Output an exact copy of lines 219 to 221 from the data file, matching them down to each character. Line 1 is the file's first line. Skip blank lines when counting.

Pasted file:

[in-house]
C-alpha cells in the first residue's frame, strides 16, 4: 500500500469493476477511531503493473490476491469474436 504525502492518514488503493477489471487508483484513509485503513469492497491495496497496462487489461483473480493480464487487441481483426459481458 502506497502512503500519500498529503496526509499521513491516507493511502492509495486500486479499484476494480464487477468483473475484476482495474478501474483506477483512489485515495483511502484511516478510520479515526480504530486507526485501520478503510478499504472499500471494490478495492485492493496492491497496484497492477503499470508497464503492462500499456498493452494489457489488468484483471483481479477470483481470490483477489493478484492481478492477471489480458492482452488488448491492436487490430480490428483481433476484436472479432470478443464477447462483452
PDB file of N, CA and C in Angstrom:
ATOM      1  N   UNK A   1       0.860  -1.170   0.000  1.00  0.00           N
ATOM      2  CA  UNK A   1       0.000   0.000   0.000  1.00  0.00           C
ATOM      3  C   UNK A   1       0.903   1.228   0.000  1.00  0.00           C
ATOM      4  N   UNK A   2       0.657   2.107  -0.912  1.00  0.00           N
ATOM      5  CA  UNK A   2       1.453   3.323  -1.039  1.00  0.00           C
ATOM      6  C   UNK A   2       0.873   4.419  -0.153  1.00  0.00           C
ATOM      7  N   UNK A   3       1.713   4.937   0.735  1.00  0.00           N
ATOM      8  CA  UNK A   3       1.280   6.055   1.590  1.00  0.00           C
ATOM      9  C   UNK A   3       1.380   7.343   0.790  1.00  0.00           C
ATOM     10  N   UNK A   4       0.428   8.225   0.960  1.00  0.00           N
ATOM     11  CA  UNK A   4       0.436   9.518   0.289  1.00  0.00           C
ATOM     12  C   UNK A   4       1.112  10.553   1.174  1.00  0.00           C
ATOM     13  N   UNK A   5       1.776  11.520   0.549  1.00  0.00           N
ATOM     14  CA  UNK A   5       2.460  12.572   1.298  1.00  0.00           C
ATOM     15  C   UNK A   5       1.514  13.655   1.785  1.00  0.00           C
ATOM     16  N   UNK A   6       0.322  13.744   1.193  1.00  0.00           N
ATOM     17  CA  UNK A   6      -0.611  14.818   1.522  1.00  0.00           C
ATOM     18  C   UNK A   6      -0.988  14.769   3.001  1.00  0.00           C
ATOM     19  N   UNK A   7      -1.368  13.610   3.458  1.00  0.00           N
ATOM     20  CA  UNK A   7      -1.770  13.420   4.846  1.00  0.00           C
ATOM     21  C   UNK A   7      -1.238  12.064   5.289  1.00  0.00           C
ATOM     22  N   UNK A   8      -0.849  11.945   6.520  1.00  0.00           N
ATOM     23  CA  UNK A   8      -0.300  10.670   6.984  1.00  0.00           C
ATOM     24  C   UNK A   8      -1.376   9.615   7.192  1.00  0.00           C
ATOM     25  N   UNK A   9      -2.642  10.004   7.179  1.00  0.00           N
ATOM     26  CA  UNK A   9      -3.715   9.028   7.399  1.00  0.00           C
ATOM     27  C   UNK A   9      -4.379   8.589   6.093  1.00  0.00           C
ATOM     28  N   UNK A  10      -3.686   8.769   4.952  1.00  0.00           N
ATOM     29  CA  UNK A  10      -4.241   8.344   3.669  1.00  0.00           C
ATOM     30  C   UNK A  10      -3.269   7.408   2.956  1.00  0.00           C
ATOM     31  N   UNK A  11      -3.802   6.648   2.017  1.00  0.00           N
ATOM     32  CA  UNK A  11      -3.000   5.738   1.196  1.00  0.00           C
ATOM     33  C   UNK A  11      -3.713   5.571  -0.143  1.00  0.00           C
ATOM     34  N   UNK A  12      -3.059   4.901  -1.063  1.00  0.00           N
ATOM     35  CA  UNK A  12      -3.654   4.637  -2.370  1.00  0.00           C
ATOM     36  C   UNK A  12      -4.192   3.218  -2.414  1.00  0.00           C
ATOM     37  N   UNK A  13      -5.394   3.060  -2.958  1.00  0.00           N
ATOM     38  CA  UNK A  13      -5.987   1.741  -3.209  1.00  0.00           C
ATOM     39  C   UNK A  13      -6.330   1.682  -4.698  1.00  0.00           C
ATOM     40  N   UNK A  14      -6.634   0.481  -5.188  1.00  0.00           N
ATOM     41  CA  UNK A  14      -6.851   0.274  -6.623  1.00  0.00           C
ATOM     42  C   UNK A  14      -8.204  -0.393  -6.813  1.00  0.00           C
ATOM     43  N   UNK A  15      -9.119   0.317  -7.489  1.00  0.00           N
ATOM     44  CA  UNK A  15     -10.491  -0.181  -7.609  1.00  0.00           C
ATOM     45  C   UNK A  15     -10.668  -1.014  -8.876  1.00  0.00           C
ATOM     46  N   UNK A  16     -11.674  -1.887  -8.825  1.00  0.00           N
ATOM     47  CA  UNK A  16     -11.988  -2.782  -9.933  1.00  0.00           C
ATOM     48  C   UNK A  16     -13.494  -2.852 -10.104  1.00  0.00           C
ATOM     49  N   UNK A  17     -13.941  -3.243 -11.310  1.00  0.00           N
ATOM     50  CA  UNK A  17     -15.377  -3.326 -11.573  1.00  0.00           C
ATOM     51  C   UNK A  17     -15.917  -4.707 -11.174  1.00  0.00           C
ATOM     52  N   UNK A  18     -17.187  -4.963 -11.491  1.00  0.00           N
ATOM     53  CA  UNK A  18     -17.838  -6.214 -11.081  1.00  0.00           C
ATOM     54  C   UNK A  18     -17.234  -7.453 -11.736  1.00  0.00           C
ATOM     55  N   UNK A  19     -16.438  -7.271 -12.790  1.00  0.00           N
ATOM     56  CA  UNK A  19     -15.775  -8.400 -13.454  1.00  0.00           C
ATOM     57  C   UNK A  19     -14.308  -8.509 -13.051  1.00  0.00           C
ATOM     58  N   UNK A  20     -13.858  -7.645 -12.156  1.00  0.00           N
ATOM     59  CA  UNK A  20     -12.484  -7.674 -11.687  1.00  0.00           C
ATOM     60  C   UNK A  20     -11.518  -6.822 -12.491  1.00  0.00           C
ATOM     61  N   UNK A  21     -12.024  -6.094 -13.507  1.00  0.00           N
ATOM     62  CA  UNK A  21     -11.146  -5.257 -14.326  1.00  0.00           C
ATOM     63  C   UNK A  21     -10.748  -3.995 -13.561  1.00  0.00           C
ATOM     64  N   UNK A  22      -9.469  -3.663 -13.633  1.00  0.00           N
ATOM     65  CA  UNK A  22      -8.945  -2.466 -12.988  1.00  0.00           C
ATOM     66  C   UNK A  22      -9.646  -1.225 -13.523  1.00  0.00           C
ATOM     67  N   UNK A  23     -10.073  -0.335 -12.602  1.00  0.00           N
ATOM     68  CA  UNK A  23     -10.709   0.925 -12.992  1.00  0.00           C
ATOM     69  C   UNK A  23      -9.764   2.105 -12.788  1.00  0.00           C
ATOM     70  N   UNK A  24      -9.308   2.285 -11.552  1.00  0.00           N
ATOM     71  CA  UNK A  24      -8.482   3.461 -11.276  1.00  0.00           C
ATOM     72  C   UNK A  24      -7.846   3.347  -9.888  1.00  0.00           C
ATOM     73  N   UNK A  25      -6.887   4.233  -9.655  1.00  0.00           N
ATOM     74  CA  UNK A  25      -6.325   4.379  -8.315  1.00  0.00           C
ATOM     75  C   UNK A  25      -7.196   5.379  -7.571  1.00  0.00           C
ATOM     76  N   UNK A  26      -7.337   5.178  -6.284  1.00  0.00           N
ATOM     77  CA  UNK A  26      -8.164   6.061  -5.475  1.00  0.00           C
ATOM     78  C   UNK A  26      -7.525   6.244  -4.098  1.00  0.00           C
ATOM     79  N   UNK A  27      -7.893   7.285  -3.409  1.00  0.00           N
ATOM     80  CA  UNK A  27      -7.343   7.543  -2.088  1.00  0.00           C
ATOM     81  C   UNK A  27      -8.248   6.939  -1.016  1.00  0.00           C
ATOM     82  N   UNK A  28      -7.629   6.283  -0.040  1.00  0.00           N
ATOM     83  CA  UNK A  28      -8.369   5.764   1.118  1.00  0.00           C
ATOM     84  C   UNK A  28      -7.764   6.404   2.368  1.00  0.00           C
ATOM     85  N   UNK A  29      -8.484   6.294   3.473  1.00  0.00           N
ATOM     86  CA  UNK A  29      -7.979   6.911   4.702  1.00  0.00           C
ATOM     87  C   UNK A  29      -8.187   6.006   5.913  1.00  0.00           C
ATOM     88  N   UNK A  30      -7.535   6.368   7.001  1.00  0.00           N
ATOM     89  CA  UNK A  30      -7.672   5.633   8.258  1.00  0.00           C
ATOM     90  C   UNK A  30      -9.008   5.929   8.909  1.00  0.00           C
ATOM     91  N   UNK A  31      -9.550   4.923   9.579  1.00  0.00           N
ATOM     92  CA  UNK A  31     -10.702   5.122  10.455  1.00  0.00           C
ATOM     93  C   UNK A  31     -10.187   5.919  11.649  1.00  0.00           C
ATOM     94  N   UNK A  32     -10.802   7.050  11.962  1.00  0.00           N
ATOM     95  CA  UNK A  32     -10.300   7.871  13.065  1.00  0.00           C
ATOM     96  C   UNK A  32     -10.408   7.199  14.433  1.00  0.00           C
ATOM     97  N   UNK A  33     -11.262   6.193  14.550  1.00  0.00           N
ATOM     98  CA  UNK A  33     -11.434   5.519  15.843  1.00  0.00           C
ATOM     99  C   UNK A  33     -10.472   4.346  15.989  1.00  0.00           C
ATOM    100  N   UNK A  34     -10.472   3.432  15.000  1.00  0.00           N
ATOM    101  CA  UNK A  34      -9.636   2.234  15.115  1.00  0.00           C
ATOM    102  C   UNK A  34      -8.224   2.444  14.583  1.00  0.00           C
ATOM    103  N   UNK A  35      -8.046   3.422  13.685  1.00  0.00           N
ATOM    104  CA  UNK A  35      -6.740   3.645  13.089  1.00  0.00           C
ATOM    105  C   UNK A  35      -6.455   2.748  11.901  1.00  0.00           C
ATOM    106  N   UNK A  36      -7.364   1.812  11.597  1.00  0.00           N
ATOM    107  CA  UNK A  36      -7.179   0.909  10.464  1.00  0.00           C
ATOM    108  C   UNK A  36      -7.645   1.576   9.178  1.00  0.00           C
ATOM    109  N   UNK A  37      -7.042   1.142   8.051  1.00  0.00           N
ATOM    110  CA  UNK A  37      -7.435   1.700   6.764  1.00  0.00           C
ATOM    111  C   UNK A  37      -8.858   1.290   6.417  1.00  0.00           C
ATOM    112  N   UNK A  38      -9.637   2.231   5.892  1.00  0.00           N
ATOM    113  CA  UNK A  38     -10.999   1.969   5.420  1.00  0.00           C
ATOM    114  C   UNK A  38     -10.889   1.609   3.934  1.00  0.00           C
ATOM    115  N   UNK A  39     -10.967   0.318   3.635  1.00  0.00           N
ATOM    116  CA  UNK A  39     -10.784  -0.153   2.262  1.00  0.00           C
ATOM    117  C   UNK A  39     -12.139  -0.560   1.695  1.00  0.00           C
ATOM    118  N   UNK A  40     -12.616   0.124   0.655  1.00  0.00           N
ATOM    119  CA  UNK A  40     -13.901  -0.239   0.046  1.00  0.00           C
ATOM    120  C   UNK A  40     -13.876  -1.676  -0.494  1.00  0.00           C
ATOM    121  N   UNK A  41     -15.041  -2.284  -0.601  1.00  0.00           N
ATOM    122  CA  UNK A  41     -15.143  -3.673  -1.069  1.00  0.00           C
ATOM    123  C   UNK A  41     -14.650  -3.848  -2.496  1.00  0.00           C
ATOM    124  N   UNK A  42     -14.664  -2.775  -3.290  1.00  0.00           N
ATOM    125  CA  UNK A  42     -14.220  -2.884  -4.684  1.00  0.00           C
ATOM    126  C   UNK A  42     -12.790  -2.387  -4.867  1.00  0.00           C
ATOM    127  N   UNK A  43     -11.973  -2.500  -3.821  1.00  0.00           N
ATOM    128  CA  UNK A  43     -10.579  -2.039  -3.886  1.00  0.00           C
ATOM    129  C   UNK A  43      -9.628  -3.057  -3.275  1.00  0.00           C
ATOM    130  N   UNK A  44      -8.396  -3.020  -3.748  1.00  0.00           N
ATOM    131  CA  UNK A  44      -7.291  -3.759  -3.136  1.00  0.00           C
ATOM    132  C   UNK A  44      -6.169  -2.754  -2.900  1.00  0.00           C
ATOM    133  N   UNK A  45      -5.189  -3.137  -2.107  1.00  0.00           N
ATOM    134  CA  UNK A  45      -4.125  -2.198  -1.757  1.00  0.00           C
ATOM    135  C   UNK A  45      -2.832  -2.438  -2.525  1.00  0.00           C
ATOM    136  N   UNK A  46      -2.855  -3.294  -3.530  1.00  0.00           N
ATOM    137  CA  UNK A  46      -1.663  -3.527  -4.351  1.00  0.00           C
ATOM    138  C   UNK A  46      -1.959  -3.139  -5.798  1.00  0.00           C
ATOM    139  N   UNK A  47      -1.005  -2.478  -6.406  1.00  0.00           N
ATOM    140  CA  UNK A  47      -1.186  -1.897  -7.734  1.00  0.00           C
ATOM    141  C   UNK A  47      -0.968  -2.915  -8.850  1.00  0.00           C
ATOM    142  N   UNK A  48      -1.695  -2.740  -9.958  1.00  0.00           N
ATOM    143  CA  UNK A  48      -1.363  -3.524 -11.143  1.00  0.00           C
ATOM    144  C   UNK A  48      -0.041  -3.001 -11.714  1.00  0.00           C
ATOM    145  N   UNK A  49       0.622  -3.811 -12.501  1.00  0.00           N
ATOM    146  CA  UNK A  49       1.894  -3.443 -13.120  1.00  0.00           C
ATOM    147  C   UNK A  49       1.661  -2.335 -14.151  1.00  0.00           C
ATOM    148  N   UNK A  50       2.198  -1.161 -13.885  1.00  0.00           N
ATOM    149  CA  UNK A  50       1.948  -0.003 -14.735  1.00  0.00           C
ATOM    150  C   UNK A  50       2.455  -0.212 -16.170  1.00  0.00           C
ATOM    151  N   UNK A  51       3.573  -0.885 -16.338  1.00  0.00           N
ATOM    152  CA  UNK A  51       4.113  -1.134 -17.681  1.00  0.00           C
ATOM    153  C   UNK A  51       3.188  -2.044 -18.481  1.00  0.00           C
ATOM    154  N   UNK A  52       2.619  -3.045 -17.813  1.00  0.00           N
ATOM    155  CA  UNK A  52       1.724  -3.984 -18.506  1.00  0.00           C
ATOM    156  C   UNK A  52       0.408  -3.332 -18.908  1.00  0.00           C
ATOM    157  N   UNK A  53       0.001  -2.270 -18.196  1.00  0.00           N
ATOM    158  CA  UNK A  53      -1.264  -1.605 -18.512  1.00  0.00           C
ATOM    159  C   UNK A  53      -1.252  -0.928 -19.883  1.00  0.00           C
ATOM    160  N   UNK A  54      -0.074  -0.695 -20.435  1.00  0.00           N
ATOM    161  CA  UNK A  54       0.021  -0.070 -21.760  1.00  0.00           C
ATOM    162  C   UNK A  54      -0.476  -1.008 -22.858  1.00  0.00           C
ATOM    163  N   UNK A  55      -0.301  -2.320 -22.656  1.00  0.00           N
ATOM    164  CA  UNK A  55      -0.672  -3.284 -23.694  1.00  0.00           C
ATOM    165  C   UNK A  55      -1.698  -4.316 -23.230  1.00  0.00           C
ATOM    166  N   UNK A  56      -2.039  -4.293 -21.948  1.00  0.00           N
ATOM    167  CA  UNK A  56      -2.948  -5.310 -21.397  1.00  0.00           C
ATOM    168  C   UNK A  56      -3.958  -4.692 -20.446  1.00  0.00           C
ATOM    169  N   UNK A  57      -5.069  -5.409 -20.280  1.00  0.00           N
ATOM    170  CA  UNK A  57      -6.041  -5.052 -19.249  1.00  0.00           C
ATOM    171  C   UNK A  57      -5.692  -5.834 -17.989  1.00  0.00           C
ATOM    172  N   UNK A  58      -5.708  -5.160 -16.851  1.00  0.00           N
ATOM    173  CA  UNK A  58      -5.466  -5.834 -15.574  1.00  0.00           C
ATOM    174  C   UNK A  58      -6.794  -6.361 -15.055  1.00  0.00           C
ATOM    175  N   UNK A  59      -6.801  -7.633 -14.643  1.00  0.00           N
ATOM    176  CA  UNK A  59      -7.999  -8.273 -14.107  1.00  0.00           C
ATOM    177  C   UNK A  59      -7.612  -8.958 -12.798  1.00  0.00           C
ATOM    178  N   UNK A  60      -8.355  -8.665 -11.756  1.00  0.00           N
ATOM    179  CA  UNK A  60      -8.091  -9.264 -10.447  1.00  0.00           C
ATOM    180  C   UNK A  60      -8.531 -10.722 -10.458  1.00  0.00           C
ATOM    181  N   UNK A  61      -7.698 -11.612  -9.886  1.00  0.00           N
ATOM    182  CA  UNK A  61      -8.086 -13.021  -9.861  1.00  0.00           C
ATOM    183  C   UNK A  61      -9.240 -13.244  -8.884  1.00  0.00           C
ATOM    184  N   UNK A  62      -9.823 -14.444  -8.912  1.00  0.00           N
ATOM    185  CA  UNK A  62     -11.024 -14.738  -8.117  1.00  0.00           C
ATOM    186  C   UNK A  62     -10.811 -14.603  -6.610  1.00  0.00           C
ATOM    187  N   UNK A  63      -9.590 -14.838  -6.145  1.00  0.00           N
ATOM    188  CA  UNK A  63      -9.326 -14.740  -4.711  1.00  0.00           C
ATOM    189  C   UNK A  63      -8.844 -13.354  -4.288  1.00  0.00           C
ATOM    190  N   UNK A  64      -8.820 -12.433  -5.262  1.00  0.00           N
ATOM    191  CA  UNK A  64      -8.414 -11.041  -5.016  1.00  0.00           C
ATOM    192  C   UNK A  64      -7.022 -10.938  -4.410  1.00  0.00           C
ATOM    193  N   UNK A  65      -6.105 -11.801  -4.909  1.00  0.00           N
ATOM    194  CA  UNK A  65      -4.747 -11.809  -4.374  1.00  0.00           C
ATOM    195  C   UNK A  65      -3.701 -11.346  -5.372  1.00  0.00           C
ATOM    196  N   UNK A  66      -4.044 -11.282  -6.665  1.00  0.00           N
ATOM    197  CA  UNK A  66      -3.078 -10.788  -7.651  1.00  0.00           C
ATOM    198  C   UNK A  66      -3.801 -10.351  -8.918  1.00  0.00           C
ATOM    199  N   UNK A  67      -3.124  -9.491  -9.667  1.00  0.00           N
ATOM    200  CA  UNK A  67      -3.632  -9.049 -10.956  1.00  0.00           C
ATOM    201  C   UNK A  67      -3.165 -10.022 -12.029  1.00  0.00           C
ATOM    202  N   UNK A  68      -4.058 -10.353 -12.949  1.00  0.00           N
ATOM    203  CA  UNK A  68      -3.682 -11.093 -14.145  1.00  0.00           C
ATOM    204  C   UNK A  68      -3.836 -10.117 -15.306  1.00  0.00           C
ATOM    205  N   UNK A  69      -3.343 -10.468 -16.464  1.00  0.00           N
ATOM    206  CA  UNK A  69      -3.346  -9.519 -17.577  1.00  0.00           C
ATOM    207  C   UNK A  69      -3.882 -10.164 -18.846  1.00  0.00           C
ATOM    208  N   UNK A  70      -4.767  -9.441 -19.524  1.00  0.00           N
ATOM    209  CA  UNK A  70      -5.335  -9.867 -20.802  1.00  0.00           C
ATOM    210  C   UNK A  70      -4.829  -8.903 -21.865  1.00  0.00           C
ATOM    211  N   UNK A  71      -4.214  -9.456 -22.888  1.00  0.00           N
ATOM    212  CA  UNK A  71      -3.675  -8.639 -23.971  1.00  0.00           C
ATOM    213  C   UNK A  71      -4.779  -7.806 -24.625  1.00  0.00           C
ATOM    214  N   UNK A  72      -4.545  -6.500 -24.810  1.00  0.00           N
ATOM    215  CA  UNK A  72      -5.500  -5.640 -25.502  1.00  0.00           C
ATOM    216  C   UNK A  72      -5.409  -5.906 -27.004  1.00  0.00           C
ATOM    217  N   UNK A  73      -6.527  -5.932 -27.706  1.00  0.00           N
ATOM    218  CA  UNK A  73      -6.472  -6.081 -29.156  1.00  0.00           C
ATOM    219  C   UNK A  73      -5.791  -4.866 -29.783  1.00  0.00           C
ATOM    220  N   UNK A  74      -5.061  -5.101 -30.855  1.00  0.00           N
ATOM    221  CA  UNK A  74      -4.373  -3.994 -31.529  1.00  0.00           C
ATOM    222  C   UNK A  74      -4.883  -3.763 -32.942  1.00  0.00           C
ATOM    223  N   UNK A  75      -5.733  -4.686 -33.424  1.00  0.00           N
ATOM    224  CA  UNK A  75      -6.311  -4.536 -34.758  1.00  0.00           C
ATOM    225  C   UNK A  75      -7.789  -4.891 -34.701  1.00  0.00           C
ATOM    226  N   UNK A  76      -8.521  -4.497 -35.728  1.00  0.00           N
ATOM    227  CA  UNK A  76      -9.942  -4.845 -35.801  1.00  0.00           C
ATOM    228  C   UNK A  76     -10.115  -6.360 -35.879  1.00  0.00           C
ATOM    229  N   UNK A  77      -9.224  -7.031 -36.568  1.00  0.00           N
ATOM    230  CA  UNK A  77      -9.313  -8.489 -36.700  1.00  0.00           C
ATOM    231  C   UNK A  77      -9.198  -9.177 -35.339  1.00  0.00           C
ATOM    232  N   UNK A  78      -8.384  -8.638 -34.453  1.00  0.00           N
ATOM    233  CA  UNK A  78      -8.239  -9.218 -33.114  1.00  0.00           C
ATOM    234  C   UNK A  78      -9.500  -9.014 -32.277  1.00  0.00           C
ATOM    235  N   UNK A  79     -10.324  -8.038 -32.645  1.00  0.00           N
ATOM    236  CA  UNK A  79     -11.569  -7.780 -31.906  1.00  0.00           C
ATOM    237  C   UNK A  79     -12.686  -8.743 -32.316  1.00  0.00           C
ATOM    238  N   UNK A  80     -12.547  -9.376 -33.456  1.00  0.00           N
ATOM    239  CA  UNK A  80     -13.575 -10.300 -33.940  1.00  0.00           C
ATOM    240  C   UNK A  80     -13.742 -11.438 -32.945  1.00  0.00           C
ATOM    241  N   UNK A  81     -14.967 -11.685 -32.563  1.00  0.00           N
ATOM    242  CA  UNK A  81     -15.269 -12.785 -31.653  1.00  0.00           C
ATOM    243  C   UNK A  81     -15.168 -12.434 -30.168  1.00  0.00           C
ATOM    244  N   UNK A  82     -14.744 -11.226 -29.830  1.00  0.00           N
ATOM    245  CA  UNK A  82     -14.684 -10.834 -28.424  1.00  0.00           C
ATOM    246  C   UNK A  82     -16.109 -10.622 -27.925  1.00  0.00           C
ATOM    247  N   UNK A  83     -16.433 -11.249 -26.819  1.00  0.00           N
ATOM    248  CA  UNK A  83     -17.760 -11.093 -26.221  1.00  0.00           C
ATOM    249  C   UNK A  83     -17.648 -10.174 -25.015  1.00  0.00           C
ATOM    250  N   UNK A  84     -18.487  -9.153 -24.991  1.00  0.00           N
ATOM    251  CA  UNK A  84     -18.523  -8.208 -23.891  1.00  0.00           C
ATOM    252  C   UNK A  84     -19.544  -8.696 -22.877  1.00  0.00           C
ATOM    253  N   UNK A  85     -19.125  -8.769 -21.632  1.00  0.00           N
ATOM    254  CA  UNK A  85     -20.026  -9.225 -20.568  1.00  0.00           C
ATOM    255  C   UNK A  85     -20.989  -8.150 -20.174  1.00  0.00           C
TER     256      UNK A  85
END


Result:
ATOM    216  C   UNK A  72      -5.409  -5.906 -27.004  1.00  0.00           C
ATOM    217  N   UNK A  73      -6.527  -5.932 -27.706  1.00  0.00           N
ATOM    218  CA  UNK A  73      -6.472  -6.081 -29.156  1.00  0.00           C